The lesson learned is to check your compass before heading into the field. If you're really headed out into wilderness each person in your group should have a compass - they won't all go bad simultaneously. If you're still concerned, you could also carry a small button-style backup compass - just to be safe.

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Thanks for the humorous comments and the practical advice.

 

I have heard that the earth's pole is due for a flip, that this happens every so many 10s of thousands of years. However, one would think then that the other two compasses would also have been pointing wrong.

 

We can also rule out the Bermuda triangle phenomenon as this was in the Mid-western US.

 

I think that the compass was manufactured by Silva, but I have no idea if it was defective from the factory or something that happened to it later. The owner did tell me it was a recent purchase from the scout shop.

 

The trail we were on was well marked and it is not likely we would have actually got lost regardless of the compass, but it was still an eye-opener.

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Lesson...always visually "calibrate" your compass before you start using it the first time. Either use it in a familiar place to verify which end of the needle points north, or use the sun to determine east and west to extrapolate north and compare with the compass (just don't try around noon). :)

 

And if you are in Denver, you don't even need the sun. There's a big wall to your west.

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Embarrassing story from years back. We went on a training hike in the San Gabriel Mountains. We went in near Wrightwood, and our goal was to hike to the head water area of the San Gabriel River. As we prepared to leave, we dutifully spread our topo map on the hood of one of the vehicles to double check the route. It took us two or three minutes to realize our error; and it was a couple of the scouts who pointed it out as we "experienced leaders" scratched our heads trying to figure out why nothing looked quite right. Looking back, all I can say is duhhhhhhh! At least having an unseen nail in a table top makes more sense.

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Yeah, I spotted this during an orienteering course. The leaders were flustered because the compasses pointed different (not opposite) directions depending on where they were placed on the wooden table. Then I pointed out that about 1/2 inch away there was a metal support frame here and there under the surface, not to mention bolts and nails. Concrete didn't work either because of the rebars. So we resorted to the ground.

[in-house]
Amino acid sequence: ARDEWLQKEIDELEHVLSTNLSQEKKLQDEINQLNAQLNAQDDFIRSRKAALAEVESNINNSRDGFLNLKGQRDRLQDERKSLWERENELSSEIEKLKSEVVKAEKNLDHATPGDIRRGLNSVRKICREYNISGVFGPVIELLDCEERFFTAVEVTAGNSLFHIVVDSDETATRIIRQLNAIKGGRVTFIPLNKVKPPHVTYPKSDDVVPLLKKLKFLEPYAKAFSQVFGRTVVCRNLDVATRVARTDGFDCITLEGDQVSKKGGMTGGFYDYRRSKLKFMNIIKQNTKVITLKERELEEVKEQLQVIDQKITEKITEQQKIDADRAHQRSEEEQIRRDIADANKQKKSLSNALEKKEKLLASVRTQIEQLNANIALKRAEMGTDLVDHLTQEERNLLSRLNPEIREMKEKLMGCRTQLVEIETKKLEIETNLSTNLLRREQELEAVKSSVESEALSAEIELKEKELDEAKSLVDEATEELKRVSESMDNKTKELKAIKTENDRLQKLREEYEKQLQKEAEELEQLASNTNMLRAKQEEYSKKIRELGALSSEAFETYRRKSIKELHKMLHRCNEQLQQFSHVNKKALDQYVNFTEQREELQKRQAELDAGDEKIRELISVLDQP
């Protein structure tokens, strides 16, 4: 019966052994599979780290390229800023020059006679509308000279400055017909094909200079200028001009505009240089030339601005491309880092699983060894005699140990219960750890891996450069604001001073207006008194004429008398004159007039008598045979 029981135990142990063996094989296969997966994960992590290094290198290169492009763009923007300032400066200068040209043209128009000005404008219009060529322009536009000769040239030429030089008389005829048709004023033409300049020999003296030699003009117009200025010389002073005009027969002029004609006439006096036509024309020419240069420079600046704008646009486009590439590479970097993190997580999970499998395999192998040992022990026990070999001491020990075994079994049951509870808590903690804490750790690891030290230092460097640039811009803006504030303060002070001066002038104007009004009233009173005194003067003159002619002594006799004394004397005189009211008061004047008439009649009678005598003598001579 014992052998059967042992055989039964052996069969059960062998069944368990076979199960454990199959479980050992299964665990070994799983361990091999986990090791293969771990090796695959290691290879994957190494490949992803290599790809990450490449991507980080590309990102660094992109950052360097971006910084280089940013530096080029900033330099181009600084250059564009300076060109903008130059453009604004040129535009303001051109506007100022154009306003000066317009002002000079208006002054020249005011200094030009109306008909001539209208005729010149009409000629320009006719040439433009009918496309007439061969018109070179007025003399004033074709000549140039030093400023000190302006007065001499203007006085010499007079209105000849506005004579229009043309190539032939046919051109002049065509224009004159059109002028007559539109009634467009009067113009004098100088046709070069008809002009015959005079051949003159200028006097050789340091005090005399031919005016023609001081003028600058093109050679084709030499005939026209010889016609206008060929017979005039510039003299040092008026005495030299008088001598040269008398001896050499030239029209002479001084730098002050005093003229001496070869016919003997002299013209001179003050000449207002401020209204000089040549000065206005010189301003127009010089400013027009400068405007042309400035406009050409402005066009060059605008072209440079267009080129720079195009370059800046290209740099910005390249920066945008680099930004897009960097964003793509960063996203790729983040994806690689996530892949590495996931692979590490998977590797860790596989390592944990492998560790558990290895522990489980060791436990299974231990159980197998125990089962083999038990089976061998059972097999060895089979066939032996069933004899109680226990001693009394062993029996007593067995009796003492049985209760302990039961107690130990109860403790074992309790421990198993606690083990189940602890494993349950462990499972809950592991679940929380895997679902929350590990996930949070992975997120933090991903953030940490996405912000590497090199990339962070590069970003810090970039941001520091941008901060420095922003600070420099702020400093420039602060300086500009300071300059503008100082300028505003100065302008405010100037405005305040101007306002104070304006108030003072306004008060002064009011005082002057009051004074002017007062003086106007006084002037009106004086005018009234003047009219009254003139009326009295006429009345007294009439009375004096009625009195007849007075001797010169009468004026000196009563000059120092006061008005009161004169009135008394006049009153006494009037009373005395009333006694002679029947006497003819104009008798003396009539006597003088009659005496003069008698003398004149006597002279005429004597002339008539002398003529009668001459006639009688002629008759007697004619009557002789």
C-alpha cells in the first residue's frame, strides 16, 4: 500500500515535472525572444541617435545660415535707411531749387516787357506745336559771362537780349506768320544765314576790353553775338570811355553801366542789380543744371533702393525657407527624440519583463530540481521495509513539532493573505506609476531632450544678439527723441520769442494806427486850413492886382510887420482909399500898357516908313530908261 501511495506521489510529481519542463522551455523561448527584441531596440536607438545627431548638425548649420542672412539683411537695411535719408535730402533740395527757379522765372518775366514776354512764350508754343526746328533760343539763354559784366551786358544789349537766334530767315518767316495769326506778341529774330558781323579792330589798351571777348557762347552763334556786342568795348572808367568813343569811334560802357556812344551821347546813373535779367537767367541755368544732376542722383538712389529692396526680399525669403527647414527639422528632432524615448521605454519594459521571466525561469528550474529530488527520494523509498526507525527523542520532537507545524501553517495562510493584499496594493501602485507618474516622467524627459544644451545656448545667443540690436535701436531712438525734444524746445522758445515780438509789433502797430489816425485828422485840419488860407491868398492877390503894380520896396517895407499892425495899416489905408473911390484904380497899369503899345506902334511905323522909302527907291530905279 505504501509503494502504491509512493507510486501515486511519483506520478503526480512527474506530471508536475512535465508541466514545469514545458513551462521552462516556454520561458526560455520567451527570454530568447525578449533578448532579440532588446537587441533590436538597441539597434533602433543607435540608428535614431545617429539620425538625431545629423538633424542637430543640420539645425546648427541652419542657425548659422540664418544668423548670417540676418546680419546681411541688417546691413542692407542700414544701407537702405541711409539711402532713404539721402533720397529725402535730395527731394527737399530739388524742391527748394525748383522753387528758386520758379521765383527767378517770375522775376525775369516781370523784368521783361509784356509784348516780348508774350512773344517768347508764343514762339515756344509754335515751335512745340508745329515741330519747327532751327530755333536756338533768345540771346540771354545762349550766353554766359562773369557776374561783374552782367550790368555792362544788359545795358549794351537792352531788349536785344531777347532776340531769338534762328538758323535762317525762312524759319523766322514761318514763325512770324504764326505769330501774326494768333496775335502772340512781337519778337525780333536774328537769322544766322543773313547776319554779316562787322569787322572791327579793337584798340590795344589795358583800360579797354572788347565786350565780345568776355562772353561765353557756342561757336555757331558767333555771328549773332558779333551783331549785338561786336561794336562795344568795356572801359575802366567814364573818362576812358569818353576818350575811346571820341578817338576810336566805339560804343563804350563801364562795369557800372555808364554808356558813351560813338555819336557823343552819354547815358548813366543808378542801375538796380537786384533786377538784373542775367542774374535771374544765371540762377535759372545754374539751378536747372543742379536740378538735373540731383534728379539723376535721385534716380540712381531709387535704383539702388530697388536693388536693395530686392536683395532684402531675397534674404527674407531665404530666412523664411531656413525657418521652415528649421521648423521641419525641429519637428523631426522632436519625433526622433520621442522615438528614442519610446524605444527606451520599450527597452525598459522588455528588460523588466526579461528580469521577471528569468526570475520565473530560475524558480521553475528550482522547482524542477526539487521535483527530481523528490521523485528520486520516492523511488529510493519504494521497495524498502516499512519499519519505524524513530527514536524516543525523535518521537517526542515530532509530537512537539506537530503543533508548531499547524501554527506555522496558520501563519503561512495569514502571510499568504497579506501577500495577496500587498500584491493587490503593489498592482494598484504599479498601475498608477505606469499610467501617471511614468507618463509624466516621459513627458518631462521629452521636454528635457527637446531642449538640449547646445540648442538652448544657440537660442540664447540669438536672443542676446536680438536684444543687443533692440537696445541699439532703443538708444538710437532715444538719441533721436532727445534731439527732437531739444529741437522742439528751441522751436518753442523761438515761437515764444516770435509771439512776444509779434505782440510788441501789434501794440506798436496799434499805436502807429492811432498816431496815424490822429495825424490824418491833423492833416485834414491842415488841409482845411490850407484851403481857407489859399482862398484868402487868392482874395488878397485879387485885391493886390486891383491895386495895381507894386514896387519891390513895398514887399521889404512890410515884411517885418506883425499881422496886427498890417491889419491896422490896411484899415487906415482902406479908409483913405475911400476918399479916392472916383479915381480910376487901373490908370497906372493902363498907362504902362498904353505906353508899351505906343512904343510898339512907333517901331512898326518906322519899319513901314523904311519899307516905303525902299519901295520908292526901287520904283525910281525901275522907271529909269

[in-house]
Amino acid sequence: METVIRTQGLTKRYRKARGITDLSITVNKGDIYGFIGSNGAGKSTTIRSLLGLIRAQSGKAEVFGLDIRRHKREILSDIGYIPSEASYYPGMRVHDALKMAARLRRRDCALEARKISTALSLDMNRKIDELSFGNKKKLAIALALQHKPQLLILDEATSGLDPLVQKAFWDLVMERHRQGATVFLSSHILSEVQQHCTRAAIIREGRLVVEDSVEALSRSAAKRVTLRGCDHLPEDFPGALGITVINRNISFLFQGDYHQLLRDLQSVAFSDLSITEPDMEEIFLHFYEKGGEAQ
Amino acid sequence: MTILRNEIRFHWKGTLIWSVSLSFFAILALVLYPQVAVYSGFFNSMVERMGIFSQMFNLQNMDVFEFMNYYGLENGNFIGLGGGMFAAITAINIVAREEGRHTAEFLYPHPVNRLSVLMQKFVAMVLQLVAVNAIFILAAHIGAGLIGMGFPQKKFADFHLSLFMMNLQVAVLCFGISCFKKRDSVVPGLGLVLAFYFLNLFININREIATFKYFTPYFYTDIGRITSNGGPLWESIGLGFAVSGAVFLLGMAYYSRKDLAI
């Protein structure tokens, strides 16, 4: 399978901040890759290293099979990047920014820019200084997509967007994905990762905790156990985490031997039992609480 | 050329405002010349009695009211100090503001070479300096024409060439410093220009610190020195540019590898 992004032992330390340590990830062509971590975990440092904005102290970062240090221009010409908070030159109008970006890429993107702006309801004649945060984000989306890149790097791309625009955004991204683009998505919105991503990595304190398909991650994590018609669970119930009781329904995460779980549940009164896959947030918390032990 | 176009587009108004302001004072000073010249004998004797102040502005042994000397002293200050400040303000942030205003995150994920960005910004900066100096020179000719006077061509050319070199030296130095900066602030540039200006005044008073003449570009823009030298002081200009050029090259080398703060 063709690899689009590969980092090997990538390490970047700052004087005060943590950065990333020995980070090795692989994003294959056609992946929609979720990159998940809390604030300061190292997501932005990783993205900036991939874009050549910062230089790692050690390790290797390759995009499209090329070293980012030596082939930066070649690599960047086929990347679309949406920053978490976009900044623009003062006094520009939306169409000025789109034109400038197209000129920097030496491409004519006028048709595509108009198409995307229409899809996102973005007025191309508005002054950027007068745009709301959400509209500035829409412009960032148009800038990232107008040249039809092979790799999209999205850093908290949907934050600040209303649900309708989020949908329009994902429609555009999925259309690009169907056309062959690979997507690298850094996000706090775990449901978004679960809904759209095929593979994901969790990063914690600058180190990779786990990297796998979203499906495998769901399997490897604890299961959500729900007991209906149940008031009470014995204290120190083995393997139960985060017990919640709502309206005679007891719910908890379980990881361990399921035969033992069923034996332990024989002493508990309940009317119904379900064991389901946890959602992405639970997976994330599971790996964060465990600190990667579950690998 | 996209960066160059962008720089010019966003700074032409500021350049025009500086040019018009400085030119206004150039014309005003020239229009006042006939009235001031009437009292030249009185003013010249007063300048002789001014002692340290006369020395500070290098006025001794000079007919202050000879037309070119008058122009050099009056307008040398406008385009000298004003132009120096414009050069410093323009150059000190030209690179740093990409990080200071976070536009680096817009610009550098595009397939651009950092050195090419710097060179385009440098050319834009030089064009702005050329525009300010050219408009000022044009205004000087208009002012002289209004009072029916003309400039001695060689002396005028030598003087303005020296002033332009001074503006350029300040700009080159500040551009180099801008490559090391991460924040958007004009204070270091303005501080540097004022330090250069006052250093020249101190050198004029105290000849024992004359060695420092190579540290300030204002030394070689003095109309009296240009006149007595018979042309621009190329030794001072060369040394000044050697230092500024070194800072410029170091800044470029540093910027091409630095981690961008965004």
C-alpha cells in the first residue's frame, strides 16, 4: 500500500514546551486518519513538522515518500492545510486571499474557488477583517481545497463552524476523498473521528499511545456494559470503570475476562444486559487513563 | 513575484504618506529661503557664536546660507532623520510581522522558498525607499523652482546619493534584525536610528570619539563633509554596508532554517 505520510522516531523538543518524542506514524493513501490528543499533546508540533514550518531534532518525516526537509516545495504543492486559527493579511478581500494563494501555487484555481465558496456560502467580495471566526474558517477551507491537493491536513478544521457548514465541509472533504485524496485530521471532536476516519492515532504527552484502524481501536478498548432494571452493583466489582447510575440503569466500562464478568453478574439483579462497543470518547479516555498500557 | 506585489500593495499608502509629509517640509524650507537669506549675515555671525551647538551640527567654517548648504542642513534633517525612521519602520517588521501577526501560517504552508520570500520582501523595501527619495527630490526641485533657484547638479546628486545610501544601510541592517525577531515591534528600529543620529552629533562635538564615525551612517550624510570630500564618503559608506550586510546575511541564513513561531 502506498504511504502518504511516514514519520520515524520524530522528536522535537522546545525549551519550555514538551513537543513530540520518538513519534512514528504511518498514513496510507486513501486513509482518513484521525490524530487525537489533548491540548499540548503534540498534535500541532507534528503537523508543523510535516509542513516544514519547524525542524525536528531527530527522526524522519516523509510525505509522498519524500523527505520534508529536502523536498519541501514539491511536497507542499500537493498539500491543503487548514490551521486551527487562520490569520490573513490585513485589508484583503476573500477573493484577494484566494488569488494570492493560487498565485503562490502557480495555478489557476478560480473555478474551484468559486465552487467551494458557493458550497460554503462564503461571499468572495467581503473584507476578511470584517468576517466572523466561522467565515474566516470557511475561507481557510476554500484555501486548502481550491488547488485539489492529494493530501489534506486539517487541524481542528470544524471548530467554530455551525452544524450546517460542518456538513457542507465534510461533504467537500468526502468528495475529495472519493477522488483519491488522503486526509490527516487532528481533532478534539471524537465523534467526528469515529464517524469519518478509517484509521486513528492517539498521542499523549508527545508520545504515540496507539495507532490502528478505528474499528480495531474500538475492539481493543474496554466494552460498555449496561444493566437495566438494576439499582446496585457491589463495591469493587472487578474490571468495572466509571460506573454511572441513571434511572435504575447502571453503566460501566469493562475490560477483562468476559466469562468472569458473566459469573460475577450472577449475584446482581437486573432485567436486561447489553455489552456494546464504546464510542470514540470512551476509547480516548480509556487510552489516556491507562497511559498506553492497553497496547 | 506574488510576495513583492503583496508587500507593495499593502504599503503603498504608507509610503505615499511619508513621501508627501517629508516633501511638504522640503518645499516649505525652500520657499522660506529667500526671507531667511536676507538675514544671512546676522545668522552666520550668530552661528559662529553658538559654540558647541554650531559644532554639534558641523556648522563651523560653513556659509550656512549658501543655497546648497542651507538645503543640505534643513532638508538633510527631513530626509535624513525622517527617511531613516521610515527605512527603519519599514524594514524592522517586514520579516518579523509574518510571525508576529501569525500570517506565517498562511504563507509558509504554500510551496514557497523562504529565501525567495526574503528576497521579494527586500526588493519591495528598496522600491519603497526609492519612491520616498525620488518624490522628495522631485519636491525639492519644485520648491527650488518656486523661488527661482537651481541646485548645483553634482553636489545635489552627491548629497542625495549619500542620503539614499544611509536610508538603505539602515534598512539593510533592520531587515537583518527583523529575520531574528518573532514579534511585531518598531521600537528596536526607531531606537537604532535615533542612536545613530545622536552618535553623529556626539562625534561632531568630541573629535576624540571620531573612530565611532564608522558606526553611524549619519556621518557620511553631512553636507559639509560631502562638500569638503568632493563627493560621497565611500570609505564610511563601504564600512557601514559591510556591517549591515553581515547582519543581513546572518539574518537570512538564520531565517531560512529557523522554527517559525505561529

I can't explain the opposite points but if the problem is that obvious, someone should be able to figure out the fix (use the other end of the needle).

 

Edited for Nolesrule: Back when I was very young my family had a place on Bokeelia Island. I would leave in the morning with my canoe and a fishing rod. I'd collect fiddler crabs for bait and catch snappers and other fish to take home. I'd take the canoe out to the end and climb palms to get the coconuts, maybe pick oysters or dig clams. It was the time of my life and I didn't even know it. But I also had an outrigger and a small outboard that I used to get out to Cay Costa or Boca Grande and one day I took my canoe out into the Gulf to fish some rocks I had seen on a chart. Inadvertently I took it out of sight of land. No compass. I learned right there the meaning of 'be prepared'. Fortunately I had fuel and the sun was low so I was able to figure out 'East' and I landed almost exactly where I needed to go. Someday I need to write that stuff up.(This message has been edited by packsaddle)

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When we go on vacation, I bring the compass, my wife brings the Shout wipes. I keep us from getting lost, she keeps the clothes from getting permanent stains.

 

Overcast in Paris, definitely need a compass if you can't see the Eiffel Tower or the Seine. Even the natives carry a pocket sized map book of the city.